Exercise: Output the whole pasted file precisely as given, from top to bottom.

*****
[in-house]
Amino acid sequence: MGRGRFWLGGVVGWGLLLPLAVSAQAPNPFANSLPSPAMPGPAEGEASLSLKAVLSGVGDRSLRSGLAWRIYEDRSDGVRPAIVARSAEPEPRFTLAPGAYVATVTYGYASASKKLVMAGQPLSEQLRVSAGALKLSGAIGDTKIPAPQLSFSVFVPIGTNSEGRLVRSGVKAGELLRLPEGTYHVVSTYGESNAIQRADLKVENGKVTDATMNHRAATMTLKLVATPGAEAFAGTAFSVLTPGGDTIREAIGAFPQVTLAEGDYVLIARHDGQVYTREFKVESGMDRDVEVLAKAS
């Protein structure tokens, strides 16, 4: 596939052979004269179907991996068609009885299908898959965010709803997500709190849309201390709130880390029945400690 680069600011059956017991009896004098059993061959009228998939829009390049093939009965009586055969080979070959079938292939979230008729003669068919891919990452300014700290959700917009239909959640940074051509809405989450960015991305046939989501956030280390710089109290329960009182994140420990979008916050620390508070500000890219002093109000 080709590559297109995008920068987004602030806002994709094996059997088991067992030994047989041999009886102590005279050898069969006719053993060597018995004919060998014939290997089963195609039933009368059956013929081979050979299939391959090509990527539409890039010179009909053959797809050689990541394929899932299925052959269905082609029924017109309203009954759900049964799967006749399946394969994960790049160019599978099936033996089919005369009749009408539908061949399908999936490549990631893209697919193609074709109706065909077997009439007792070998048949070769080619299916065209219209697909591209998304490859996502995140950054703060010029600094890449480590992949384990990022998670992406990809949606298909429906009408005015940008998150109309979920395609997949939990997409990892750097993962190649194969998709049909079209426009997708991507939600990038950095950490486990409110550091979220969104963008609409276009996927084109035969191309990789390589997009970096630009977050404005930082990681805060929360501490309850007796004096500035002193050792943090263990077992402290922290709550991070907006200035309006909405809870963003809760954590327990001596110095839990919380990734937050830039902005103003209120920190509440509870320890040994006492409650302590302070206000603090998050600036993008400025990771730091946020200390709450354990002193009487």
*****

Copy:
[in-house]
Amino acid sequence: MGRGRFWLGGVVGWGLLLPLAVSAQAPNPFANSLPSPAMPGPAEGEASLSLKAVLSGVGDRSLRSGLAWRIYEDRSDGVRPAIVARSAEPEPRFTLAPGAYVATVTYGYASASKKLVMAGQPLSEQLRVSAGALKLSGAIGDTKIPAPQLSFSVFVPIGTNSEGRLVRSGVKAGELLRLPEGTYHVVSTYGESNAIQRADLKVENGKVTDATMNHRAATMTLKLVATPGAEAFAGTAFSVLTPGGDTIREAIGAFPQVTLAEGDYVLIARHDGQVYTREFKVESGMDRDVEVLAKAS
């Protein structure tokens, strides 16, 4: 596939052979004269179907991996068609009885299908898959965010709803997500709190849309201390709130880390029945400690 680069600011059956017991009896004098059993061959009228998939829009390049093939009965009586055969080979070959079938292939979230008729003669068919891919990452300014700290959700917009239909959640940074051509809405989450960015991305046939989501956030280390710089109290329960009182994140420990979008916050620390508070500000890219002093109000 080709590559297109995008920068987004602030806002994709094996059997088991067992030994047989041999009886102590005279050898069969006719053993060597018995004919060998014939290997089963195609039933009368059956013929081979050979299939391959090509990527539409890039010179009909053959797809050689990541394929899932299925052959269905082609029924017109309203009954759900049964799967006749399946394969994960790049160019599978099936033996089919005369009749009408539908061949399908999936490549990631893209697919193609074709109706065909077997009439007792070998048949070769080619299916065209219209697909591209998304490859996502995140950054703060010029600094890449480590992949384990990022998670992406990809949606298909429906009408005015940008998150109309979920395609997949939990997409990892750097993962190649194969998709049909079209426009997708991507939600990038950095950490486990409110550091979220969104963008609409276009996927084109035969191309990789390589997009970096630009977050404005930082990681805060929360501490309850007796004096500035002193050792943090263990077992402290922290709550991070907006200035309006909405809870963003809760954590327990001596110095839990919380990734937050830039902005103003209120920190509440509870320890040994006492409650302590302070206000603090998050600036993008400025990771730091946020200390709450354990002193009487």